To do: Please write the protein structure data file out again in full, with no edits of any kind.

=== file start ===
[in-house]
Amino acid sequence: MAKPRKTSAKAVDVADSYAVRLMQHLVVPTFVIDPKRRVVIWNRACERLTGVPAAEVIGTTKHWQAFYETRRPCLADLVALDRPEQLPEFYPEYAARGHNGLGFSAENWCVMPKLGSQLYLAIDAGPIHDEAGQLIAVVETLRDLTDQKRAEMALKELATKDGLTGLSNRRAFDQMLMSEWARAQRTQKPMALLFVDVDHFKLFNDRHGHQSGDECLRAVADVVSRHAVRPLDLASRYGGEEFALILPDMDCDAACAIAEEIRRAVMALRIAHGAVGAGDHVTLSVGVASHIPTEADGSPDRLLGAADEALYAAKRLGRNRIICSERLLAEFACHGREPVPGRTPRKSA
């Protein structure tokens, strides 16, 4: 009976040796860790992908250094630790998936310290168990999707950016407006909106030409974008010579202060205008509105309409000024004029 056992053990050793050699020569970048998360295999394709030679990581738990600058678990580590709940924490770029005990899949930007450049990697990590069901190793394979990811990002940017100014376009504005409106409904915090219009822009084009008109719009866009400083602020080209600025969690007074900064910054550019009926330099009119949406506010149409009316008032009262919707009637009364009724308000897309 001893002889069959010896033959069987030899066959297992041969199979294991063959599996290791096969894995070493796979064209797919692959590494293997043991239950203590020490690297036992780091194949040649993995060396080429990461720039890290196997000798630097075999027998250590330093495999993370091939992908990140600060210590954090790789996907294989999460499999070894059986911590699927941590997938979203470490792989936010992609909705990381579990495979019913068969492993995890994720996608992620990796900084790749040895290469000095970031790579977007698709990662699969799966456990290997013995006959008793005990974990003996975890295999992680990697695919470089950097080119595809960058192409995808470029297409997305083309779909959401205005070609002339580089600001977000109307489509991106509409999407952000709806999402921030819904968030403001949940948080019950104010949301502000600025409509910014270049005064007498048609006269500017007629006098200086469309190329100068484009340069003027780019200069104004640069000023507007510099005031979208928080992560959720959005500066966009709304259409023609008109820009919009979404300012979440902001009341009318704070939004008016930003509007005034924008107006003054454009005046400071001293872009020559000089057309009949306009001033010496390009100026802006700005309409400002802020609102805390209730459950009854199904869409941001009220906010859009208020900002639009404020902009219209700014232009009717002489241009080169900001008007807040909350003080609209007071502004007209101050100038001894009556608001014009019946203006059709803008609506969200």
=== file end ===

[in-house]
Amino acid sequence: MAKPRKTSAKAVDVADSYAVRLMQHLVVPTFVIDPKRRVVIWNRACERLTGVPAAEVIGTTKHWQAFYETRRPCLADLVALDRPEQLPEFYPEYAARGHNGLGFSAENWCVMPKLGSQLYLAIDAGPIHDEAGQLIAVVETLRDLTDQKRAEMALKELATKDGLTGLSNRRAFDQMLMSEWARAQRTQKPMALLFVDVDHFKLFNDRHGHQSGDECLRAVADVVSRHAVRPLDLASRYGGEEFALILPDMDCDAACAIAEEIRRAVMALRIAHGAVGAGDHVTLSVGVASHIPTEADGSPDRLLGAADEALYAAKRLGRNRIICSERLLAEFACHGREPVPGRTPRKSA
């Protein structure tokens, strides 16, 4: 009976040796860790992908250094630790998936310290168990999707950016407006909106030409974008010579202060205008509105309409000024004029 056992053990050793050699020569970048998360295999394709030679990581738990600058678990580590709940924490770029005990899949930007450049990697990590069901190793394979990811990002940017100014376009504005409106409904915090219009822009084009008109719009866009400083602020080209600025969690007074900064910054550019009926330099009119949406506010149409009316008032009262919707009637009364009724308000897309 001893002889069959010896033959069987030899066959297992041969199979294991063959599996290791096969894995070493796979064209797919692959590494293997043991239950203590020490690297036992780091194949040649993995060396080429990461720039890290196997000798630097075999027998250590330093495999993370091939992908990140600060210590954090790789996907294989999460499999070894059986911590699927941590997938979203470490792989936010992609909705990381579990495979019913068969492993995890994720996608992620990796900084790749040895290469000095970031790579977007698709990662699969799966456990290997013995006959008793005990974990003996975890295999992680990697695919470089950097080119595809960058192409995808470029297409997305083309779909959401205005070609002339580089600001977000109307489509991106509409999407952000709806999402921030819904968030403001949940948080019950104010949301502000600025409509910014270049005064007498048609006269500017007629006098200086469309190329100068484009340069003027780019200069104004640069000023507007510099005031979208928080992560959720959005500066966009709304259409023609008109820009919009979404300012979440902001009341009318704070939004008016930003509007005034924008107006003054454009005046400071001293872009020559000089057309009949306009001033010496390009100026802006700005309409400002802020609102805390209730459950009854199904869409941001009220906010859009208020900002639009404020902009219209700014232009009717002489241009080169900001008007807040909350003080609209007071502004007209101050100038001894009556608001014009019946203006059709803008609506969200």